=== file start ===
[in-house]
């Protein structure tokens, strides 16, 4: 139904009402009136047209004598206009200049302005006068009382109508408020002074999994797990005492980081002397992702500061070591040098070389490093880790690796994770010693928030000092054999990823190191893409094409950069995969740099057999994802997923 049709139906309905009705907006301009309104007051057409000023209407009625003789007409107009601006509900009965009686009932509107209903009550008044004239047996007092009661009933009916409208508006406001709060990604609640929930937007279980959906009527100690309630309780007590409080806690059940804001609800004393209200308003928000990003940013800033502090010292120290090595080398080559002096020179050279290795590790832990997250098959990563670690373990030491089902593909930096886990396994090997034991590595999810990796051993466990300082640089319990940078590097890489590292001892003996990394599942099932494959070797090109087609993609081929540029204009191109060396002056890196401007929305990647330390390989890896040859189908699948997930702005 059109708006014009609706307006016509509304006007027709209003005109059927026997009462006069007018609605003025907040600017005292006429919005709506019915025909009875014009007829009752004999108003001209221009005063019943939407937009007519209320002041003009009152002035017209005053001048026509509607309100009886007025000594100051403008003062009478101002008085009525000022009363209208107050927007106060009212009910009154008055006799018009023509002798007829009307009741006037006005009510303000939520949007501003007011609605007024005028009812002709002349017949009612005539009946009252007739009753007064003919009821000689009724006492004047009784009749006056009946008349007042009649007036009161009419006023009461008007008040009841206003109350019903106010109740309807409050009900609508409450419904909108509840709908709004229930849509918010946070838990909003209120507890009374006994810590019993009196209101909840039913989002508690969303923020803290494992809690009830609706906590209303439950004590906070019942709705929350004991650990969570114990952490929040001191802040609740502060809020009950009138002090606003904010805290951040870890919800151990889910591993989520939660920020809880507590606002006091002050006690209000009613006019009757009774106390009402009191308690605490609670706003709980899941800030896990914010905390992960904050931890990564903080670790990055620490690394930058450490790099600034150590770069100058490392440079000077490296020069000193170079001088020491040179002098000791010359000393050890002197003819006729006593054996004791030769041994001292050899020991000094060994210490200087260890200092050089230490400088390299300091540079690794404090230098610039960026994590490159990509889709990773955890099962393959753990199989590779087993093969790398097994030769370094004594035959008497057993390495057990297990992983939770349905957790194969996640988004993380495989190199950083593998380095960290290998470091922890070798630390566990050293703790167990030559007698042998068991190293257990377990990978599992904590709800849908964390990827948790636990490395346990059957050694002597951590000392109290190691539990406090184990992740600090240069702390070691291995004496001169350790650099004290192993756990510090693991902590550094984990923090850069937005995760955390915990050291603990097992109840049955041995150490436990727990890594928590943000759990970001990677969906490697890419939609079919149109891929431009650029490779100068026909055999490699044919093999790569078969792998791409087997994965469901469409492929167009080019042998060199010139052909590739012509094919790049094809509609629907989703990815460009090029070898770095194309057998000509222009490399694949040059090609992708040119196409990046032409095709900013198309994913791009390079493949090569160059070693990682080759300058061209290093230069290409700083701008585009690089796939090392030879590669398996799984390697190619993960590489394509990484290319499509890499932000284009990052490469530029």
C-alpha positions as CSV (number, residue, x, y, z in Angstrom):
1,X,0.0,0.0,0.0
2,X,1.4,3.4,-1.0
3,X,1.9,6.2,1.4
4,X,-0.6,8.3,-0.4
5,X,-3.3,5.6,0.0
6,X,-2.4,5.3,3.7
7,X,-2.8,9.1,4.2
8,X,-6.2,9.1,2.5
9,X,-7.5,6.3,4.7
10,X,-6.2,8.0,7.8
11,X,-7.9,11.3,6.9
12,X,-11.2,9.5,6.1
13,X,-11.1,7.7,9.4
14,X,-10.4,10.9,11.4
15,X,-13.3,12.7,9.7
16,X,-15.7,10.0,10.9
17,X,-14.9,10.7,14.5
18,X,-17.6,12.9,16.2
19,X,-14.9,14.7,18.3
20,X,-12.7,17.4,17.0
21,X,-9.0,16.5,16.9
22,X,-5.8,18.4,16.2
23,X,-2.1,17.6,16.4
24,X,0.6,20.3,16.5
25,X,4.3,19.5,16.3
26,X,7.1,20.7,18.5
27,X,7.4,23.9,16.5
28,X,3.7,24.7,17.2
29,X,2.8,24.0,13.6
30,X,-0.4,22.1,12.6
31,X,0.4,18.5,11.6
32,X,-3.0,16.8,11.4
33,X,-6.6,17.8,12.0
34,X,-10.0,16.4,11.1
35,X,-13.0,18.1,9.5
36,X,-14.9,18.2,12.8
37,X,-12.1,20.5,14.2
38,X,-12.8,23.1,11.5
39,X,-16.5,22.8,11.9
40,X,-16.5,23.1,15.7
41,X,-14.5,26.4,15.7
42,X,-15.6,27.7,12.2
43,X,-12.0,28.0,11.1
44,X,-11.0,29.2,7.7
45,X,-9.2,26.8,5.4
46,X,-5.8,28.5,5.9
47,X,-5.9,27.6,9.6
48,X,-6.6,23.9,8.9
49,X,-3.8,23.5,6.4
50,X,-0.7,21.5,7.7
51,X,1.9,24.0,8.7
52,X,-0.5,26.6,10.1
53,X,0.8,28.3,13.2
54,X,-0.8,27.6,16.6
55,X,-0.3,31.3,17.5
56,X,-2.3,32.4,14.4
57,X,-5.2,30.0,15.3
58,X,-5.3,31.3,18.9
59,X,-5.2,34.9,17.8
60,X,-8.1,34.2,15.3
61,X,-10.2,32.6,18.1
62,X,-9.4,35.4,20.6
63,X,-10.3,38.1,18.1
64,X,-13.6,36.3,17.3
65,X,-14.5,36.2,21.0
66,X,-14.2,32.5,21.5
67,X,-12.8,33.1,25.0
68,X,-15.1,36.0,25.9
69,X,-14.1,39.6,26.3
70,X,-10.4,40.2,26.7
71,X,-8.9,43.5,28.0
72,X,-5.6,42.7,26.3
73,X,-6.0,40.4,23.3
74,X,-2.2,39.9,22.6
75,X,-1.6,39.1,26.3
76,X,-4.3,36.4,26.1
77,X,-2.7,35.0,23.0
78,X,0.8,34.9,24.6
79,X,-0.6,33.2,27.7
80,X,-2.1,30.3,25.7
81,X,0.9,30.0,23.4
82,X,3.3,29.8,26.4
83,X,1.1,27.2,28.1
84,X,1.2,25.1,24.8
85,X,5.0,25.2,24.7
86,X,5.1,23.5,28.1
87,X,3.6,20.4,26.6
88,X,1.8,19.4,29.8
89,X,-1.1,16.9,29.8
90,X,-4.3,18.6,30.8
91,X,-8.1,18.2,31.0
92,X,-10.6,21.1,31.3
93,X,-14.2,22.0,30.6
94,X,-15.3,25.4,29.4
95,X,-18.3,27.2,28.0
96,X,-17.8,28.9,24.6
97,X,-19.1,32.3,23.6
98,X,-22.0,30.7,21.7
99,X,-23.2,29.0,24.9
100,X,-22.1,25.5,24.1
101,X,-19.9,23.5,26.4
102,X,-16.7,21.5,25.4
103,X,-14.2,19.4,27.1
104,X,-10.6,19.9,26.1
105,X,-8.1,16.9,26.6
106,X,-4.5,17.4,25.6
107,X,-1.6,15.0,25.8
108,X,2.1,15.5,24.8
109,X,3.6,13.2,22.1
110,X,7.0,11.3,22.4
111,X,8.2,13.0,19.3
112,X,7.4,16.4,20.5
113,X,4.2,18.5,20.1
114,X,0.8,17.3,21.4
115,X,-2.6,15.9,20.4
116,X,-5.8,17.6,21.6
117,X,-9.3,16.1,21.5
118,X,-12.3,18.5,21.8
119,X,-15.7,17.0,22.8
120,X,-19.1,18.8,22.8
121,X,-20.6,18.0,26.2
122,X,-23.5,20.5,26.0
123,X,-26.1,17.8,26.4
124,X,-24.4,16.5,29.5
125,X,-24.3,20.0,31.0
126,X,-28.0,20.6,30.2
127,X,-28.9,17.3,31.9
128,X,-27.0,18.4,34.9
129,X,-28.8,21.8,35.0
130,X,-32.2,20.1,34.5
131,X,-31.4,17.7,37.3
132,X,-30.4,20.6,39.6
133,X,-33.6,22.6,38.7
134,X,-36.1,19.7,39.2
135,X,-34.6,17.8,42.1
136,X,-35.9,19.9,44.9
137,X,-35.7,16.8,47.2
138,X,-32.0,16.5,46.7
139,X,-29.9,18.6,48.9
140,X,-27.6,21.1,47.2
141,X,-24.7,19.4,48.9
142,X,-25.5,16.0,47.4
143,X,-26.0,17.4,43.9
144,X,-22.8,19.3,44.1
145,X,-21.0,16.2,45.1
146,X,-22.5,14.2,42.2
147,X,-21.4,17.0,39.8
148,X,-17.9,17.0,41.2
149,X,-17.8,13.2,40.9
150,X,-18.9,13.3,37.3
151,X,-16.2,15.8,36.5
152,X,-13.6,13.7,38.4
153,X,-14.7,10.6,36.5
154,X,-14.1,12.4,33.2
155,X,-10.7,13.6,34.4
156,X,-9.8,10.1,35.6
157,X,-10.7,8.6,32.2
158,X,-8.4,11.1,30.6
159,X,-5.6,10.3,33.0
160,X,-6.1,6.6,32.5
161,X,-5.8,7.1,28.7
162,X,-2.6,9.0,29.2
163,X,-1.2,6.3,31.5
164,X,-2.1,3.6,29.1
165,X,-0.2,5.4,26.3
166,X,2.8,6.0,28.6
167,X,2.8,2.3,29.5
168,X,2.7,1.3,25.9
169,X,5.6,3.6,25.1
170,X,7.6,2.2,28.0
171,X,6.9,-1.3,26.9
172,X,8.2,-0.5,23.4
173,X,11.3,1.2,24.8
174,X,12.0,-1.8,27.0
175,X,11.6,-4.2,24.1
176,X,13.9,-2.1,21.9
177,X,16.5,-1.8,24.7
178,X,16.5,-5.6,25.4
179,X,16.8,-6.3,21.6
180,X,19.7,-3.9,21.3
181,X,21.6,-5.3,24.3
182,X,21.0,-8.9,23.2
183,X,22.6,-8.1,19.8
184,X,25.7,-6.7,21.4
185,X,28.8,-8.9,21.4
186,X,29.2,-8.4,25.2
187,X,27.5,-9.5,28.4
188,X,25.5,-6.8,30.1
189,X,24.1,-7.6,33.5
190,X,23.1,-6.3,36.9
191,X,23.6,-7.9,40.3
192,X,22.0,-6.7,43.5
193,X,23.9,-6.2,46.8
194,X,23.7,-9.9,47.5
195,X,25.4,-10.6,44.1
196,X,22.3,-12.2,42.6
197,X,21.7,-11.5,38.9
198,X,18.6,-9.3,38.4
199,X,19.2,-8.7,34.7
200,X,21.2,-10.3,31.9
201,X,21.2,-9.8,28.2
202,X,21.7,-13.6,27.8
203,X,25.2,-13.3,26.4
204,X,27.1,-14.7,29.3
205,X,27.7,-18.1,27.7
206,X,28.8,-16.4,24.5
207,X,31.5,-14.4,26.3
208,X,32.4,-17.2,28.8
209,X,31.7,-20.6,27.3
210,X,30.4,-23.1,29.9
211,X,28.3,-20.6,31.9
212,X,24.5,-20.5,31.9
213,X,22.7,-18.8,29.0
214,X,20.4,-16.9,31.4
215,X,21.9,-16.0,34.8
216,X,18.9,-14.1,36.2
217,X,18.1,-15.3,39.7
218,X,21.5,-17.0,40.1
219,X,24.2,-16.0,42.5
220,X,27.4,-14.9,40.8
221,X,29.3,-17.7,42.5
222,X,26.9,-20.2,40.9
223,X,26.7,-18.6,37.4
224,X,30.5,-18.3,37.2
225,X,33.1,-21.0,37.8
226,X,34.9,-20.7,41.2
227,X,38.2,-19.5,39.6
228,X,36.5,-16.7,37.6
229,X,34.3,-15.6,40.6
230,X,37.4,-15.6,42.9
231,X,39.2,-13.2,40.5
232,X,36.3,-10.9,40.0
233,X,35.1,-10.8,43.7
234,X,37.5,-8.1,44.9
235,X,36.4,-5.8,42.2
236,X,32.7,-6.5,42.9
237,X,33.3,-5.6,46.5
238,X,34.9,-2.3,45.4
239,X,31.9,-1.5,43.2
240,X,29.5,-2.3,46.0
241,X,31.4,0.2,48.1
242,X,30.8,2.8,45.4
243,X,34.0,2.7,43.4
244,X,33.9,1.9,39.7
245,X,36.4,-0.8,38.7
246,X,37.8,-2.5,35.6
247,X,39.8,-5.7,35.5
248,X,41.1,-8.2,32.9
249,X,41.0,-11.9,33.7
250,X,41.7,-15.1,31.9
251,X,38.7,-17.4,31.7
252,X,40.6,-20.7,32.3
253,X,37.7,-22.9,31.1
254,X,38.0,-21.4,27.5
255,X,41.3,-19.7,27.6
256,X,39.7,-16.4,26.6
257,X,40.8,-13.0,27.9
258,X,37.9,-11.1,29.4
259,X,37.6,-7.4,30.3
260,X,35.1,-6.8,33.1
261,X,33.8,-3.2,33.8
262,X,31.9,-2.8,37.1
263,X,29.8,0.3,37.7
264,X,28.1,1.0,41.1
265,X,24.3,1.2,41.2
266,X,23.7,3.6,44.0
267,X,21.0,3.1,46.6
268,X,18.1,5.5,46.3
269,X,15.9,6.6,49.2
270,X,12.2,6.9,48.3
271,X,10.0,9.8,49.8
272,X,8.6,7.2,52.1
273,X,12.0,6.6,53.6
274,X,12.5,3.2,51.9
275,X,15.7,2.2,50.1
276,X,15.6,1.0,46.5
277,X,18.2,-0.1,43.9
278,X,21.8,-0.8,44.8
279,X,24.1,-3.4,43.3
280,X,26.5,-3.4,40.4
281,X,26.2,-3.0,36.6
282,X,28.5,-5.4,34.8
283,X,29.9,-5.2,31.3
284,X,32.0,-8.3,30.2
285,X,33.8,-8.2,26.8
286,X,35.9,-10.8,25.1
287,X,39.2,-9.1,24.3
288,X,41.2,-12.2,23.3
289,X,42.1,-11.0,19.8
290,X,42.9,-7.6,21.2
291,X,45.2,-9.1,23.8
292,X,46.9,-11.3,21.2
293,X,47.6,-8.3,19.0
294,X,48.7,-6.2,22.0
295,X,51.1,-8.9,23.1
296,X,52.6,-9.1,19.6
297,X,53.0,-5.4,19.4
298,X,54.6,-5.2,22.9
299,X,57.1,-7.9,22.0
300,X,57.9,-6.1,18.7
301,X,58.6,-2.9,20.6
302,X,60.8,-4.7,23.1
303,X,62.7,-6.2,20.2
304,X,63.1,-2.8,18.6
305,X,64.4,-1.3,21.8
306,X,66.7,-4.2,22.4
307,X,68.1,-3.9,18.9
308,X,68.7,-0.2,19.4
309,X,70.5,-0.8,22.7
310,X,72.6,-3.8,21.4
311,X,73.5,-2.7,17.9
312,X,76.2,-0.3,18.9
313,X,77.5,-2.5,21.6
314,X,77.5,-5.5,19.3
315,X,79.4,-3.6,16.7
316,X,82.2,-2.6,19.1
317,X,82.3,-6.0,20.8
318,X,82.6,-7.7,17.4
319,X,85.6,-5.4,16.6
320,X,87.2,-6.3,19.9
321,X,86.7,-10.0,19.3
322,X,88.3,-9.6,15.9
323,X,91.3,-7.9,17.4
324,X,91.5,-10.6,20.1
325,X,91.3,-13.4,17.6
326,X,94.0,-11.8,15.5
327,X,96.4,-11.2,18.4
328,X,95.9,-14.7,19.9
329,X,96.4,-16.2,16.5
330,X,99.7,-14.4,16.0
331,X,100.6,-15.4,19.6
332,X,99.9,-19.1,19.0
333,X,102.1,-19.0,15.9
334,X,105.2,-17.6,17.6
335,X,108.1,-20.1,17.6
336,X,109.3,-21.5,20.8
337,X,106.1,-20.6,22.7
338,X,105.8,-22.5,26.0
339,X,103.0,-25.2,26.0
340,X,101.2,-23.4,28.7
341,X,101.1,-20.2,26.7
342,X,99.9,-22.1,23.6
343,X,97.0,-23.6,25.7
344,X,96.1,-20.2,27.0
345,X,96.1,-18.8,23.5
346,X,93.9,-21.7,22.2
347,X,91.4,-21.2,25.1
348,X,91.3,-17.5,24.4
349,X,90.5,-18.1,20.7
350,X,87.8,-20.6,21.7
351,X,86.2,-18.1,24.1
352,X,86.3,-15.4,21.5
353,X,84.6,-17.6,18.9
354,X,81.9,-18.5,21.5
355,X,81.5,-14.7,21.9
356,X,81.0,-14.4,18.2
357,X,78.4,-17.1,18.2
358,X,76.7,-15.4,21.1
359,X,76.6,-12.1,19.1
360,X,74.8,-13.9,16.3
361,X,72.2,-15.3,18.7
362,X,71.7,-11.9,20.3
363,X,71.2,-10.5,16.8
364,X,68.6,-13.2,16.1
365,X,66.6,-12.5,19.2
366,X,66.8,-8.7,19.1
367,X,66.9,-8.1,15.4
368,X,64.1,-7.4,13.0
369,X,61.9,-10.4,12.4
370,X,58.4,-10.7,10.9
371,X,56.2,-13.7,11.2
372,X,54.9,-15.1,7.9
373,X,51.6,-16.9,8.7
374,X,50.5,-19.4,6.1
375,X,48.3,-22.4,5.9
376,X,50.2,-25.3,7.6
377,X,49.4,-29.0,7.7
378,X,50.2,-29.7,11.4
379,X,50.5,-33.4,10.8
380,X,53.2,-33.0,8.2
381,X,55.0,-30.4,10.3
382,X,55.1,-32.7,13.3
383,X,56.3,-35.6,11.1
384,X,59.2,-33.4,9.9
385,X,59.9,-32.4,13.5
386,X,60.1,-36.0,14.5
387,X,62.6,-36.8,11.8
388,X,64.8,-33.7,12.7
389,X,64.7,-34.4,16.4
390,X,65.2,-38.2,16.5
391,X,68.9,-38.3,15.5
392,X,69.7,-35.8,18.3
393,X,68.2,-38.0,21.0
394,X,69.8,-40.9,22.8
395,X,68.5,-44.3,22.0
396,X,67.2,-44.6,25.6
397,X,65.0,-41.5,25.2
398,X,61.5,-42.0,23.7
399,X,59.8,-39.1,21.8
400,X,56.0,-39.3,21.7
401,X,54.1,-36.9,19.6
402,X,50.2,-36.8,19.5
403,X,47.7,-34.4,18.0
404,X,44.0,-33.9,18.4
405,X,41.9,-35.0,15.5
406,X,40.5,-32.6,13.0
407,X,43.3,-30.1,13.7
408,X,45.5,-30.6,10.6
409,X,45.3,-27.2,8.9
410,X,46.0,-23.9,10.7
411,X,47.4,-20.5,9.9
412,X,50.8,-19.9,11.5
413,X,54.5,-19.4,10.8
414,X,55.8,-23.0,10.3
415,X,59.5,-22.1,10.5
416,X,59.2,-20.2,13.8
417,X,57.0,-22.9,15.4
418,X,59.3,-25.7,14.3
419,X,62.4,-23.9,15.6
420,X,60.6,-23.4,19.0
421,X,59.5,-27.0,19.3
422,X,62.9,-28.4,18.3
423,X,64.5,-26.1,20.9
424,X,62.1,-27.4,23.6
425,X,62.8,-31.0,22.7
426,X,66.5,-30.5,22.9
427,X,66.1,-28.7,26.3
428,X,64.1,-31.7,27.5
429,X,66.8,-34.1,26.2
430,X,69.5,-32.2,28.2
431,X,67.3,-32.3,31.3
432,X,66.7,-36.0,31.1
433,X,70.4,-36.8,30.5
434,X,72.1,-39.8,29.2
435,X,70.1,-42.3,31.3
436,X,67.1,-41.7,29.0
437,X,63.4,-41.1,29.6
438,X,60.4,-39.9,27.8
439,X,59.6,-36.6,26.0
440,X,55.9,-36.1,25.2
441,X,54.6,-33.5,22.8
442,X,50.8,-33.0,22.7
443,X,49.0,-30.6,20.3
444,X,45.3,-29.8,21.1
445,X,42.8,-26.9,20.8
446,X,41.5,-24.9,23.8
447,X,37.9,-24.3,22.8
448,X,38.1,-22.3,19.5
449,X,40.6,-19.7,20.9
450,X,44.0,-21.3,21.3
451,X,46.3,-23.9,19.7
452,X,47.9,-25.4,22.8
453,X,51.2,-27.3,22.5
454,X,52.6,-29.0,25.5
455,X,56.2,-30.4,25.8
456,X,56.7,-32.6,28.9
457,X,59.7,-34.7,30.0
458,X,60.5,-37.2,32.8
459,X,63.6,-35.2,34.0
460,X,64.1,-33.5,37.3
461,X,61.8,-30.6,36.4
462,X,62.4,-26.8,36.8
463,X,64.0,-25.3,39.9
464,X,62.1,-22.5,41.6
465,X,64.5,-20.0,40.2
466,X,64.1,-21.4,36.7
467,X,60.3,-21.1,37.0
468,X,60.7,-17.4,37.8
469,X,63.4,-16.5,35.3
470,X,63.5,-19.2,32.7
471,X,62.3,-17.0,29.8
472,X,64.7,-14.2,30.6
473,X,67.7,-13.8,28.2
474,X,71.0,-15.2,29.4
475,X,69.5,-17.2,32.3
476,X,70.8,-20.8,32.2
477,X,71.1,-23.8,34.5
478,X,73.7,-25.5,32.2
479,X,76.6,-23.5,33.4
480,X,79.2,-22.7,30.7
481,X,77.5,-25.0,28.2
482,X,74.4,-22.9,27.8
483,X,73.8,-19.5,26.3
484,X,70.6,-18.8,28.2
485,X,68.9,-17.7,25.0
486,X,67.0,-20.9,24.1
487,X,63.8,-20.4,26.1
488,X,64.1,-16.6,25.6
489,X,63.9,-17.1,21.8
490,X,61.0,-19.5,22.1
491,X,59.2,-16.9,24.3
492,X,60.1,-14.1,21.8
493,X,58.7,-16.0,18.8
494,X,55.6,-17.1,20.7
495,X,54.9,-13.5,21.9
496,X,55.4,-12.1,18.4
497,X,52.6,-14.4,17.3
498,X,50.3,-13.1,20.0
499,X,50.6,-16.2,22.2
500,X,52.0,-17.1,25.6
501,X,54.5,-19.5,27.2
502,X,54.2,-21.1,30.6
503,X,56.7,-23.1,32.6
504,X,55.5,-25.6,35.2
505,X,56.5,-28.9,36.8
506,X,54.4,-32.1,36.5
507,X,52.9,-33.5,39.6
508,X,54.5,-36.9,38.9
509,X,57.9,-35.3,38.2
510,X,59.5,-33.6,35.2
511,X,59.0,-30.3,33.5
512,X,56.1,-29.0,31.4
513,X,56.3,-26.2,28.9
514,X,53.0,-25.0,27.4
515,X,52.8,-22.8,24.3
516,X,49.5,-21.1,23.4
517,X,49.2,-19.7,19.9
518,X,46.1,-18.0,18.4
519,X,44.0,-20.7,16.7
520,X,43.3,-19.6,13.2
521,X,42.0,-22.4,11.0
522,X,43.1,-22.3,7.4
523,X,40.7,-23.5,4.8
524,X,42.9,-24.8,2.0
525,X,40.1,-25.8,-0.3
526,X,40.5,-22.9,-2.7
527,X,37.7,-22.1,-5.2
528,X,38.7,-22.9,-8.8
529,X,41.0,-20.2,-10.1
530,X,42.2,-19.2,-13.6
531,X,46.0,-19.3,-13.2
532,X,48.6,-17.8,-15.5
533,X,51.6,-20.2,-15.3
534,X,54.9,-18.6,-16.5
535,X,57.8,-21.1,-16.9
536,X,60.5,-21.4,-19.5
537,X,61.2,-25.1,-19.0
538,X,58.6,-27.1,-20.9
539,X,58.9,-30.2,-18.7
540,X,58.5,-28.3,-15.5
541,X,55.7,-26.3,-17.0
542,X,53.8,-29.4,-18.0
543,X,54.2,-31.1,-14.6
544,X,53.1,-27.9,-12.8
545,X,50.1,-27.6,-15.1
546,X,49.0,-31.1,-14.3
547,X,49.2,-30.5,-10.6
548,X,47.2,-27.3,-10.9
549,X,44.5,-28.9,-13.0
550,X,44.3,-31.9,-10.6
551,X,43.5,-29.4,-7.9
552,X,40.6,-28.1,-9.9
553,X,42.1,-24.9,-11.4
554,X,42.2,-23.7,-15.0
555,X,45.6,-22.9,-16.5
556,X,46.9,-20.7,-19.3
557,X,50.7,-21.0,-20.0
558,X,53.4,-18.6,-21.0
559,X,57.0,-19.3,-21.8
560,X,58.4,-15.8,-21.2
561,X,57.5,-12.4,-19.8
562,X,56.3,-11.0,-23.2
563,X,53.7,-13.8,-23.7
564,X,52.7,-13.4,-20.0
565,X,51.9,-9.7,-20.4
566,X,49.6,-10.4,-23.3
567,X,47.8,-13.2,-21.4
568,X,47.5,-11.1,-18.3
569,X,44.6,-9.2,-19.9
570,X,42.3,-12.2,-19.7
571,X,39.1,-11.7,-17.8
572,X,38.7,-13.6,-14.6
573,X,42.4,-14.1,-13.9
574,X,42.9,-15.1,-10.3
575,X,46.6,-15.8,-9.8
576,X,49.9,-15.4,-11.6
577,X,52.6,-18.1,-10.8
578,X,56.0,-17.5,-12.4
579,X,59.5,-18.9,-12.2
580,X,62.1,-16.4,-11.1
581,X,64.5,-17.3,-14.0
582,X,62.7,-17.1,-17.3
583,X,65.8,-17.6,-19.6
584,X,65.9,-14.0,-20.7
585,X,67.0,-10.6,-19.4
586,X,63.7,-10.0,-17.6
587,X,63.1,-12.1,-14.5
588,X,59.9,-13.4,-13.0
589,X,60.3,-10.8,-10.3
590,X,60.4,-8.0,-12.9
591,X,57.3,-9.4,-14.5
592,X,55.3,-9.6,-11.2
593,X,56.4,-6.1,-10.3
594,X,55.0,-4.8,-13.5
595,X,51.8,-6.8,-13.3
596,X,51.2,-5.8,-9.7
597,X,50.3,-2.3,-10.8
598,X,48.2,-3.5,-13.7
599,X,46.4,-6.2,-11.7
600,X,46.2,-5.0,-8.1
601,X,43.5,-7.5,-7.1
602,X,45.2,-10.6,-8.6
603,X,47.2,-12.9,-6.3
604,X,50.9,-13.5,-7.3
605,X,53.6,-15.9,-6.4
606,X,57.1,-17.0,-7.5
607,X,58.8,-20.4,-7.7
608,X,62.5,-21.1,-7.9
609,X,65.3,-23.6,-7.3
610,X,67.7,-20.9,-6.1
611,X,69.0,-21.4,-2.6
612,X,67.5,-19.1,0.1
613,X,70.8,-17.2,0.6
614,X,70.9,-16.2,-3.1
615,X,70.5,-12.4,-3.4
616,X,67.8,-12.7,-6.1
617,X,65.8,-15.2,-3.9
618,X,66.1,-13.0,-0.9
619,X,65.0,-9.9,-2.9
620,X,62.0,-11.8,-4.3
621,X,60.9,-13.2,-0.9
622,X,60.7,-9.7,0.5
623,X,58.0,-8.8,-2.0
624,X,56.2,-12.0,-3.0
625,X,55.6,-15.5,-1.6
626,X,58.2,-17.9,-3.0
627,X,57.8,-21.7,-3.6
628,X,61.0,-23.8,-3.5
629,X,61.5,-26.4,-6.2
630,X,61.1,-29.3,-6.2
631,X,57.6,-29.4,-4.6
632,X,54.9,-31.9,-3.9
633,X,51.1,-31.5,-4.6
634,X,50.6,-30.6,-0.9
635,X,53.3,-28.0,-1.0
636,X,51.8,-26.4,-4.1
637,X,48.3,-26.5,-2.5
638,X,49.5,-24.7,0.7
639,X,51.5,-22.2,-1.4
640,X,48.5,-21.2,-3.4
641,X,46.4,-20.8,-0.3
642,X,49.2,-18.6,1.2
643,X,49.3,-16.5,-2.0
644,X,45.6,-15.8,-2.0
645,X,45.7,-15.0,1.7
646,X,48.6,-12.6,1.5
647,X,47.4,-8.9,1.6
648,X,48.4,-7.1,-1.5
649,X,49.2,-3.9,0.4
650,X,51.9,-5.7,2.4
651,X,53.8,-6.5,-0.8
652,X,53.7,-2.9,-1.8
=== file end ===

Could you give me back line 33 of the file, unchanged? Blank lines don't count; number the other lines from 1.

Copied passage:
30,X,-0.4,22.1,12.6